The film Say Anything has one of the most iconic scenes ever involving a song. John Cusack’s Lloyd Dobler stands beside his car, boom box over his head, blasting Peter Gabriel’s “In Your Eyes” (from his stellar debut solo album, So) into Diane Court’s bedroom window, just to let her know that he has not given up on her. When talking about the scene writer/director Cameron Crowe (that’s right Say Anything is a Cameron Crowe film if you didn’t know) said “That scene is like Romeo under the trellis, But I have this feeling when I watch it that it’s filled with double emotion – both with the story and the actors, whose own trepidation bleeds in.” This scene and song is truly amazing and one that will stand up for centuries. Interestingly, Peter Gabriel initially turned down Crowe because he confused the film with another film in production at the time, a John Belushi biography called Wired.
Empire Records is one of my all time favorite movies. It’s one of those movies that really does capture the time period and the connection of life to music. Over the years, the cult status of the film has grown by leaps and bounds. Besides launching many careers for a lot of the actors in it, the soundtrack was amazing. There is one scene in particular that I’ve always been fond of and have wanted to recreate if I had a job and boss like that. I’m talking about the scene when Lucas and AJ are rocking out to “If You Want Blood” by AC/DC while their boss Joe, locks himself in his office and plays along on the drums to blow off some steam. “If You Want Blood” is my all time favorite AC/DC song so, it’s only fitting that I share this with you!
This has got to be one of the best, if not top 5 all time uses of a song in film. Personally, anytime I hear Elton John’s “Tiny Dancer” I immediately think of this scene from Almost Famous. It’s seriously one of the best uses of a song in film EVER. It’s absolutely perfect. It also makes me want to watch the movie too. There isn’t much need to go on rambling about this one. Just enjoy it, especially if it’s been a minute since you’ve seen the movie.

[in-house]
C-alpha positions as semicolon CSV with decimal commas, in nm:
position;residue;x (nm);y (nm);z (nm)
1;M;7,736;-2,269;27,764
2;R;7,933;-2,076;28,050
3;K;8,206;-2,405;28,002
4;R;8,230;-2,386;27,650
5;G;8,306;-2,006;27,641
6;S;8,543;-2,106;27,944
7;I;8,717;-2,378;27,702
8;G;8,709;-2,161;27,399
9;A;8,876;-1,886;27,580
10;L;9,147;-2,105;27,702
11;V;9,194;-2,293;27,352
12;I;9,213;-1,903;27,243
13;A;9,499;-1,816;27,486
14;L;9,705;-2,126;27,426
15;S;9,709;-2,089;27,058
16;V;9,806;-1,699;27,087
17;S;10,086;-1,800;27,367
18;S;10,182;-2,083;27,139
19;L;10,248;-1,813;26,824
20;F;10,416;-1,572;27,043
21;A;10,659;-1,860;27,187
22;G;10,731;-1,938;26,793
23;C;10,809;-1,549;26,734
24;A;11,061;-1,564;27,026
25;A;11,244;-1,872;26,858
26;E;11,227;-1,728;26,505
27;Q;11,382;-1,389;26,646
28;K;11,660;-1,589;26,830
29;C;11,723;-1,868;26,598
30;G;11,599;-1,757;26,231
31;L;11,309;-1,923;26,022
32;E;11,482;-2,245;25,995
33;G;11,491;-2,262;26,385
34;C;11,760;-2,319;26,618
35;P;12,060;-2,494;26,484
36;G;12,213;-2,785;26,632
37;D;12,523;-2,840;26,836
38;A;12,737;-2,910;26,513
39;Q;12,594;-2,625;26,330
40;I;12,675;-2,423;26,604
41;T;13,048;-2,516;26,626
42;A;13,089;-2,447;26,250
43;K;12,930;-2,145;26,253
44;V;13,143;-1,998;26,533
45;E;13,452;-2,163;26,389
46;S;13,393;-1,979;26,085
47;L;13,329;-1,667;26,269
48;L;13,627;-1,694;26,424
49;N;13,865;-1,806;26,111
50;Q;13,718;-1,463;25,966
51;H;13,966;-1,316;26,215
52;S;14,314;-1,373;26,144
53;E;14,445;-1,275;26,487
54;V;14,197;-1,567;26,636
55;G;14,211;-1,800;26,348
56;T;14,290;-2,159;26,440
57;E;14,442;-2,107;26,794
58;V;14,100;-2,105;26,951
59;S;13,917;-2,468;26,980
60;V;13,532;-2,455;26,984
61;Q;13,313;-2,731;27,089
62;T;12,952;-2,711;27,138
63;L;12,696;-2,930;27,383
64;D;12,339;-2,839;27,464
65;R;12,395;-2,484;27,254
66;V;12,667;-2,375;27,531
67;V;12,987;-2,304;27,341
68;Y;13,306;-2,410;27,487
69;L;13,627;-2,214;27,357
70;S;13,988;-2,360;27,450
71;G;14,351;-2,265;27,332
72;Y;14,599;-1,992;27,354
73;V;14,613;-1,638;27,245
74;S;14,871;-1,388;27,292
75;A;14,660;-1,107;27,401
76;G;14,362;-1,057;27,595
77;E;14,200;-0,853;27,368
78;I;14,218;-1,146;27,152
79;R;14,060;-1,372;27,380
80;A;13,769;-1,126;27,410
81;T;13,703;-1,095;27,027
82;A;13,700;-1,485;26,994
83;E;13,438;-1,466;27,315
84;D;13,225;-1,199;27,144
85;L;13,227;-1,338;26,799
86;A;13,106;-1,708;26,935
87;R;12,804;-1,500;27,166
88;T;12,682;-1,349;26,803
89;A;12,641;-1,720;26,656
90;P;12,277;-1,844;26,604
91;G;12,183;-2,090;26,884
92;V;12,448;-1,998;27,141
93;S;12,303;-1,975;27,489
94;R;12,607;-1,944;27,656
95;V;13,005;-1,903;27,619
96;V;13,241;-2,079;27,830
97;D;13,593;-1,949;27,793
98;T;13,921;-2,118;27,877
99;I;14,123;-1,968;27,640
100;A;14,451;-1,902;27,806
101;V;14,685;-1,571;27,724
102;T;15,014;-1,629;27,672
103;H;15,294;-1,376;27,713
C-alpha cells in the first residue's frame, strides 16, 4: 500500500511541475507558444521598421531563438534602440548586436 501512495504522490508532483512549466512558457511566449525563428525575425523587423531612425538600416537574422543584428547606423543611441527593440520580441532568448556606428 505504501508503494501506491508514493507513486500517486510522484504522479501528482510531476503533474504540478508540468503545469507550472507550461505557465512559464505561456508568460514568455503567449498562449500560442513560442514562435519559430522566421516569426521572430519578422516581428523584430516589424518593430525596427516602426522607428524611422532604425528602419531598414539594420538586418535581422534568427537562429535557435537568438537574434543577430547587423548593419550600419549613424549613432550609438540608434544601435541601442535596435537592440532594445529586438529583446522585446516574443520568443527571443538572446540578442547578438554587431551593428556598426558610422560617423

When you think of Lynyrd Skynyrd, I’m sure the first thing that comes to mind is “Free Bird.” That’s the same for me too. Over the years though, I’ve really come to the realization that “Tuesday’s Gone” is a better song than “Free Bird.” That’s just my opinion, and we can talk about that later if you’d like. Anyways, the other night while looking for something mindless to watch, I noticed Happy Gilmore was about to start and so I settled in and watched. As it began I couldn’t help but remember that “Tuesday’s Gone” opens and closes the movie and its the perfect song to do both. So with that in mind, check out this great use of the song in one of the funniest movies ever!
Quentin Tarantino has a knack not just for making great films but, also knowing just what songs to use for the scenes. Going back to Reservoir Dogs, you could get a sense that Quentin knows just what he’s doing in this regard. Over the weekend I saw that his epic 2009 masterpiece Inglourious Basterds was on. It had been a minute since I sat and watched so, naturally, I felt compelled to do so. The use of David Bowie’s “Cat People (Putting Out Fire)” in this film was absolutely outstanding. The song fit the mood and the way the scene was put together is a work of art. Enjoy this moment of Quentin’s greatness.
Old School is still one hell of a funny movie. I was watching it recently and made a note to include the scene with Metallica’s “Master of Puppets” as part of this topic. This scene is funny and shot very well, and the use of “Master of Puppets” is perfect.